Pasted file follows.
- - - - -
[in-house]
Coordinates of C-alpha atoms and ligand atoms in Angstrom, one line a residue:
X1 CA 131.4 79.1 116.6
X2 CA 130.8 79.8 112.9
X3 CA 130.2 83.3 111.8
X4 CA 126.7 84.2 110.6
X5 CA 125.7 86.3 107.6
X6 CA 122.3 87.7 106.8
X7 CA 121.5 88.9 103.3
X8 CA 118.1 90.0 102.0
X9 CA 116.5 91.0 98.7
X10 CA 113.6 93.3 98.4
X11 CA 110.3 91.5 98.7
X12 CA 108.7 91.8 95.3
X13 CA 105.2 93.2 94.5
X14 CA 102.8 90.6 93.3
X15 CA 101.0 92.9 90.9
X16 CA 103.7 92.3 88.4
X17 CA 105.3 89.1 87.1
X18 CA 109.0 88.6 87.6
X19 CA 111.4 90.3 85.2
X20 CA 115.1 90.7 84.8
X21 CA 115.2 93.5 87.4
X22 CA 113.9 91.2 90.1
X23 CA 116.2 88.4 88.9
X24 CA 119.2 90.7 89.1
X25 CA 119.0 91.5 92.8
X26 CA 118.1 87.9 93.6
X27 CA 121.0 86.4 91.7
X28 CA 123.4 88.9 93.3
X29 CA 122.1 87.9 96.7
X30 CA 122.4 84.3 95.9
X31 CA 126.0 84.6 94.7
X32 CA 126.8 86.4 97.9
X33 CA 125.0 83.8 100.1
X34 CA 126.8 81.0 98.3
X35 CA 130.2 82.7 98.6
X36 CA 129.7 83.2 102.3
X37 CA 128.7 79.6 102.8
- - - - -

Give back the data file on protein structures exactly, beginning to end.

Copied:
[in-house]
Coordinates of C-alpha atoms and ligand atoms in Angstrom, one line a residue:
X1 CA 131.4 79.1 116.6
X2 CA 130.8 79.8 112.9
X3 CA 130.2 83.3 111.8
X4 CA 126.7 84.2 110.6
X5 CA 125.7 86.3 107.6
X6 CA 122.3 87.7 106.8
X7 CA 121.5 88.9 103.3
X8 CA 118.1 90.0 102.0
X9 CA 116.5 91.0 98.7
X10 CA 113.6 93.3 98.4
X11 CA 110.3 91.5 98.7
X12 CA 108.7 91.8 95.3
X13 CA 105.2 93.2 94.5
X14 CA 102.8 90.6 93.3
X15 CA 101.0 92.9 90.9
X16 CA 103.7 92.3 88.4
X17 CA 105.3 89.1 87.1
X18 CA 109.0 88.6 87.6
X19 CA 111.4 90.3 85.2
X20 CA 115.1 90.7 84.8
X21 CA 115.2 93.5 87.4
X22 CA 113.9 91.2 90.1
X23 CA 116.2 88.4 88.9
X24 CA 119.2 90.7 89.1
X25 CA 119.0 91.5 92.8
X26 CA 118.1 87.9 93.6
X27 CA 121.0 86.4 91.7
X28 CA 123.4 88.9 93.3
X29 CA 122.1 87.9 96.7
X30 CA 122.4 84.3 95.9
X31 CA 126.0 84.6 94.7
X32 CA 126.8 86.4 97.9
X33 CA 125.0 83.8 100.1
X34 CA 126.8 81.0 98.3
X35 CA 130.2 82.7 98.6
X36 CA 129.7 83.2 102.3
X37 CA 128.7 79.6 102.8